Diakonie Austria raises serious concerns about a new bill on the establishment of a Federal Agency for Supervision and Support Services (Bundesagentur für Betreuungs- und Unterstützungsleistungen – BBU GmbH) that could impair constitutional, Human Rights and European Law and the rule of law. The provisions deteriorate the asylum procedure and create an inaccessible asylum system in which civil society organisations can no longer intervene, Diakonie warns.

The bill establishes a new Federal agency that will be in charge of i.a. (i) providing basic care, (ii) providing legal assistance to asylum seekers and foreigners; (iii) providing assistance for return, (iv) monitor deportations and (v) provide interpreters and translators during the asylum procedure. Its objectives are to increase the efficiency of the federal minimum guarantee (“Bundesbetreuung”), to provide asylum seekers with independent legal assistance and to promote voluntary return through effective return counselling.

Diakonie criticises that the Agency is not institutionally independent as it falls under the direct responsibility of the Federal government and is influenced by the Ministry of Interior, which is also responsible for the Federal Office for Immigration and Asylum (Bundesamt für Fremdenwesen und Asyl – BFA). The bill allows the Ministry of Interior to exercise shareholders’ rights (e.g. set policies, strategies and objectives), to appoint officials of the Agency such as counsellors or members of the supervisory board, and to determine certain modalities of the legal assistance (e.g. allocation of specific cases, resources etc.).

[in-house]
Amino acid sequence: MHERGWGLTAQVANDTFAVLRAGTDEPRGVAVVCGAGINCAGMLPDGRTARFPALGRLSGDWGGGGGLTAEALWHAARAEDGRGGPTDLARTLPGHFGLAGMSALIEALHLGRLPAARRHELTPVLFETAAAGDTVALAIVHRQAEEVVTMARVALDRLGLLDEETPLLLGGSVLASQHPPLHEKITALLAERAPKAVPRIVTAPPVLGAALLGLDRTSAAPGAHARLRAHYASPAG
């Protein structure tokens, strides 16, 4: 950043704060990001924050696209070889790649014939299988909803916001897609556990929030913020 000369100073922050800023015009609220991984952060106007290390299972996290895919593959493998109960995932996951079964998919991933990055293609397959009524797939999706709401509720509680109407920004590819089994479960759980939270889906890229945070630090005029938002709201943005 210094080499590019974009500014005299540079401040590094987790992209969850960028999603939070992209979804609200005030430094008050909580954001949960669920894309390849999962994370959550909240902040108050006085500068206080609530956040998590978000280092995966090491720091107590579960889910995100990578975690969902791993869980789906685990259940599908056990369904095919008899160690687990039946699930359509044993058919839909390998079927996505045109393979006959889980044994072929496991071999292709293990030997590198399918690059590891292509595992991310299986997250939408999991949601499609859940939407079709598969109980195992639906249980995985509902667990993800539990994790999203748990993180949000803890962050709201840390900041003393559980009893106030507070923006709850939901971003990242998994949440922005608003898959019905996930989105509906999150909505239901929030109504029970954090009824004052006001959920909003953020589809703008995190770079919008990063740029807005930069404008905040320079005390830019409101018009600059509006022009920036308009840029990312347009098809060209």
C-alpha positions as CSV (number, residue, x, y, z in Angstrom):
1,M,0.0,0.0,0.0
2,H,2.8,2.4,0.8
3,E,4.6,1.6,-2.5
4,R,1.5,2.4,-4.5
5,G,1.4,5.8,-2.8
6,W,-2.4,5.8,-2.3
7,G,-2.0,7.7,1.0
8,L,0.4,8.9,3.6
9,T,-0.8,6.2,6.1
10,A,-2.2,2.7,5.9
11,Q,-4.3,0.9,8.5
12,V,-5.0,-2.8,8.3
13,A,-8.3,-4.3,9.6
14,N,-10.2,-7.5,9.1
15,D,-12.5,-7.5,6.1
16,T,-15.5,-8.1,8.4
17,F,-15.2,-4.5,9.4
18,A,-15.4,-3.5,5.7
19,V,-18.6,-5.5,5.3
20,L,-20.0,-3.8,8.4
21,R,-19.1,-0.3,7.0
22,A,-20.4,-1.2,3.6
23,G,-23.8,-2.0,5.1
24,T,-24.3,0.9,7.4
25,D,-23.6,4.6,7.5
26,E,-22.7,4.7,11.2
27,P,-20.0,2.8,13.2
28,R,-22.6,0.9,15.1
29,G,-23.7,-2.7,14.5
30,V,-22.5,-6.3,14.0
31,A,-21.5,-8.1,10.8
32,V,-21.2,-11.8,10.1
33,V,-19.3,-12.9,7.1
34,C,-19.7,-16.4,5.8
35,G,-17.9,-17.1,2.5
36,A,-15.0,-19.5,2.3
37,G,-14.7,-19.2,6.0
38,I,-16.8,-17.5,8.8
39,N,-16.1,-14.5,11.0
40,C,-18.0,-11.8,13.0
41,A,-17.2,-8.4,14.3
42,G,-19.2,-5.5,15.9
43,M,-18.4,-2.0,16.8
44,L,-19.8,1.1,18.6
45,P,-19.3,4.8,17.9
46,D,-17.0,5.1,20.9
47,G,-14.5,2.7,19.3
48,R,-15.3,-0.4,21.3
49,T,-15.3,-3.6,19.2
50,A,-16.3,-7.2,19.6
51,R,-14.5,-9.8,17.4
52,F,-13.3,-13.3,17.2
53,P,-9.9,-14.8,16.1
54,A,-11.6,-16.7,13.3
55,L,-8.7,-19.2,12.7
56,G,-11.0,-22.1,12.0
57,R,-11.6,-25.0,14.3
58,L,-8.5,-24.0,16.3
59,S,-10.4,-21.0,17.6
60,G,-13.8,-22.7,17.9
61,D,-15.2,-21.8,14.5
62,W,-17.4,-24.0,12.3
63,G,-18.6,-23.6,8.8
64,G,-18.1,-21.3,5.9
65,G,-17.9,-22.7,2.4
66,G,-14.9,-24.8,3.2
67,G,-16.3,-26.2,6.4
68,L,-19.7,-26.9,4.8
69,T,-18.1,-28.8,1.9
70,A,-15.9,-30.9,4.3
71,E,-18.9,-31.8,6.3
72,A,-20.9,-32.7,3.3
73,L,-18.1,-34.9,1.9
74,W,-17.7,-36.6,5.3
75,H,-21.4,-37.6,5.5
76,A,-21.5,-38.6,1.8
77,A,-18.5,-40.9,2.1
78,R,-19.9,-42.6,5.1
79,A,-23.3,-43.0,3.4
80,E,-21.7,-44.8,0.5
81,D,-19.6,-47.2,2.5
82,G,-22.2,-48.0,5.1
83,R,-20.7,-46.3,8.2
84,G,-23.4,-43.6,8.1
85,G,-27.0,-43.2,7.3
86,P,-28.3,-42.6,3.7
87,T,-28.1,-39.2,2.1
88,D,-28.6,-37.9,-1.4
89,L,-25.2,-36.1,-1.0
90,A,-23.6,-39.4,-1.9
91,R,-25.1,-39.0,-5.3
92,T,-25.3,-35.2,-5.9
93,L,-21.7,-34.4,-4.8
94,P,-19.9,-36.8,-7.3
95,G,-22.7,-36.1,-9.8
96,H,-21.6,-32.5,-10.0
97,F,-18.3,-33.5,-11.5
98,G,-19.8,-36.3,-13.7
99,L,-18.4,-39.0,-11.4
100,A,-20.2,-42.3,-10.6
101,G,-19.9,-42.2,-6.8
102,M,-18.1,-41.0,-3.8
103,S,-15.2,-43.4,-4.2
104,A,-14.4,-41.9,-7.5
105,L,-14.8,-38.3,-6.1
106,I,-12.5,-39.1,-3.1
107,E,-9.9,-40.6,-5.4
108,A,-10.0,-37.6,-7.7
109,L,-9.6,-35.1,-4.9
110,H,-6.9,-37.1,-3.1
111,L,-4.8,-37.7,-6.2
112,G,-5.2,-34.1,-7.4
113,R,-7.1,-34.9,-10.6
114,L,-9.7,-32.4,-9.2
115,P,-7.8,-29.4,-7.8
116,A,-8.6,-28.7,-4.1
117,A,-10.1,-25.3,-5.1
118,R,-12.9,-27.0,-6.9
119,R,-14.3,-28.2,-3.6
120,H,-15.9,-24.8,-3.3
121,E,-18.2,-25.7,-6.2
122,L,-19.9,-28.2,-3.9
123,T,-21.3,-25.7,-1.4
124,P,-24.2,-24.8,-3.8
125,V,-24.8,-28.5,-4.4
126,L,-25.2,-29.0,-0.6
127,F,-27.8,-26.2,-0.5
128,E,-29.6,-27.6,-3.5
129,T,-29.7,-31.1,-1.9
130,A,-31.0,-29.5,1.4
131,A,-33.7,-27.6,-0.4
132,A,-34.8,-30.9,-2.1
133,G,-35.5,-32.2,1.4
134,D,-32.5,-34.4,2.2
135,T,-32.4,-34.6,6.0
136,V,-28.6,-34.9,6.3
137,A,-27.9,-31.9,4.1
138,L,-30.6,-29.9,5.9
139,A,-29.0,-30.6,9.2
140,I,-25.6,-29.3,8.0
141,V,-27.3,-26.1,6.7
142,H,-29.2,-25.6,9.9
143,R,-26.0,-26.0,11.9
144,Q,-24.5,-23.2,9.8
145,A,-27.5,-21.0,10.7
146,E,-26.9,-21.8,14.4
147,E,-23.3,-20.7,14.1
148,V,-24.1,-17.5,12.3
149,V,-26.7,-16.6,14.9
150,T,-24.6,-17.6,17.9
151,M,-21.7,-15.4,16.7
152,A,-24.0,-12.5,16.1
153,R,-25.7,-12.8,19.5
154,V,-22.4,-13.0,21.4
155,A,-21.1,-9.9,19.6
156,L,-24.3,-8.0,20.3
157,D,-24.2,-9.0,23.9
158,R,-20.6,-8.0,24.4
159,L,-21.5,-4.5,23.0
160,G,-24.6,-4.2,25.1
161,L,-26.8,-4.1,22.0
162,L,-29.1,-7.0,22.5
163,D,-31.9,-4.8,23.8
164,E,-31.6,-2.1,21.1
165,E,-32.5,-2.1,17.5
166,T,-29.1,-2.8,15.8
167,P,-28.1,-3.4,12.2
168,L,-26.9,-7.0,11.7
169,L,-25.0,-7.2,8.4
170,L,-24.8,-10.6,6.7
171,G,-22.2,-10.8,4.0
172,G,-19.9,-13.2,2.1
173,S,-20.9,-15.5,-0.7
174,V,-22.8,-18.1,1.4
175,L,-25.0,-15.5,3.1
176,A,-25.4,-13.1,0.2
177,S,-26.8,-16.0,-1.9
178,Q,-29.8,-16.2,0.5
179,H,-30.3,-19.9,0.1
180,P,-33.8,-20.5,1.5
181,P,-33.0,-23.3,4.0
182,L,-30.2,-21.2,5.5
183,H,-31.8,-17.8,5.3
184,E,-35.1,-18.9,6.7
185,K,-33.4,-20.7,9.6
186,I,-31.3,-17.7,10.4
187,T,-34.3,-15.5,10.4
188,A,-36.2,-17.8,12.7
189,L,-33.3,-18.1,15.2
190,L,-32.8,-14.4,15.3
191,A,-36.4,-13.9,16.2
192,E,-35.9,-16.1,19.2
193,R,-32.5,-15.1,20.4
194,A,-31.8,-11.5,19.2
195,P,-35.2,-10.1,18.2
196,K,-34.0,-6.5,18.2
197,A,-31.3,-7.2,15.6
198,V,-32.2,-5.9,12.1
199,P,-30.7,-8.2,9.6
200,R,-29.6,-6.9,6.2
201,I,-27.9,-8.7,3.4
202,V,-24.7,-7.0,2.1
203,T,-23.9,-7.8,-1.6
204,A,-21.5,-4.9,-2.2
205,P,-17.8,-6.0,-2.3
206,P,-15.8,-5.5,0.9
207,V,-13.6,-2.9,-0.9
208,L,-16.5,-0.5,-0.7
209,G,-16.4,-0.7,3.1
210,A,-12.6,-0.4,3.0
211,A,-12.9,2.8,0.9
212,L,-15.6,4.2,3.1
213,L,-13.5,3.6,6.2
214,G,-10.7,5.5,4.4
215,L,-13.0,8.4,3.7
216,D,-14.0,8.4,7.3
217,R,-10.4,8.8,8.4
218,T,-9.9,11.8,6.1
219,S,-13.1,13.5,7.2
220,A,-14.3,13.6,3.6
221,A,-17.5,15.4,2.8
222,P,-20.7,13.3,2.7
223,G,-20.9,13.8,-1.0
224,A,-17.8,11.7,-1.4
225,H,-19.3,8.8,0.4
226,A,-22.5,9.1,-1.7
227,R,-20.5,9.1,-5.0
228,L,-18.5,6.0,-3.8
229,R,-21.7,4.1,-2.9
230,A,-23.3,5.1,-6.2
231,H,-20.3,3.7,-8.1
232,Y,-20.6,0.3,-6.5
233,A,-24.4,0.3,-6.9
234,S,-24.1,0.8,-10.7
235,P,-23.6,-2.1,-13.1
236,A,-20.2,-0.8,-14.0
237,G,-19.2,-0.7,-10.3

Diakonie expresses particular concern about the access and the quality of legal assistance. A Federal Agency providing independent legal advice though it is subordinate to the same institution which is responsible for the Federal Office for Immigration and Asylum (BFA) raises a conflict of interest. Moreover, the bill further limits access to legal assistance at first instance. In certain cases, the Agency’s decision on who gets access to legal assistance is likely to be arbitrary.

Diakonie warns that the lack of external control that comes with the exclusion of external service providers and civil society organisations from the asylum procedure can result in substantive errors and dysfunctions: It creates a “blackbox in which rules are not transparent, inadequate and prone to error”. The bill also plans to cut the time resources dedicated to legal assistance by a third and to reduce workforce, which will impact the quality both of the information provided and of subsequent appeals and submissions, thereby increasing the workload of courts. Alongside the lack of independence, objectivity and effectivity, Diakonie provides a very detailed overview of the additional financial costs that such an Agency would engender, which should amount to at least 17,6 million euros in 2021.

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